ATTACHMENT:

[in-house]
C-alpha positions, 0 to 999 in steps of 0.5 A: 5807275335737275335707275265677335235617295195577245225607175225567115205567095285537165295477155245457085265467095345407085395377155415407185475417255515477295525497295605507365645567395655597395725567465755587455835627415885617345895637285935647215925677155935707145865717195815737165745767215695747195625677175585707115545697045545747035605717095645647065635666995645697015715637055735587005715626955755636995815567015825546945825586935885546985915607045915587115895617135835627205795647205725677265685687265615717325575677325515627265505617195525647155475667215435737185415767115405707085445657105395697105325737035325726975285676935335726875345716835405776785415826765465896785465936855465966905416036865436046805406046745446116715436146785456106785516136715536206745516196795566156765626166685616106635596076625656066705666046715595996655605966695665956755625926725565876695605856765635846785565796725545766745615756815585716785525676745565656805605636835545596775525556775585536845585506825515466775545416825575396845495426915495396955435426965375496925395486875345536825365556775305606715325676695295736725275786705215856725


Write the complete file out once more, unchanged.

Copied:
[in-house]
C-alpha positions, 0 to 999 in steps of 0.5 A: 5807275335737275335707275265677335235617295195577245225607175225567115205567095285537165295477155245457085265467095345407085395377155415407185475417255515477295525497295605507365645567395655597395725567465755587455835627415885617345895637285935647215925677155935707145865717195815737165745767215695747195625677175585707115545697045545747035605717095645647065635666995645697015715637055735587005715626955755636995815567015825546945825586935885546985915607045915587115895617135835627205795647205725677265685687265615717325575677325515627265505617195525647155475667215435737185415767115405707085445657105395697105325737035325726975285676935335726875345716835405776785415826765465896785465936855465966905416036865436046805406046745446116715436146785456106785516136715536206745516196795566156765626166685616106635596076625656066705666046715595996655605966695665956755625926725565876695605856765635846785565796725545766745615756815585716785525676745565656805605636835545596775525556775585536845585506825515466775545416825575396845495426915495396955435426965375496925395486875345536825365556775305606715325676695295736725275786705215856725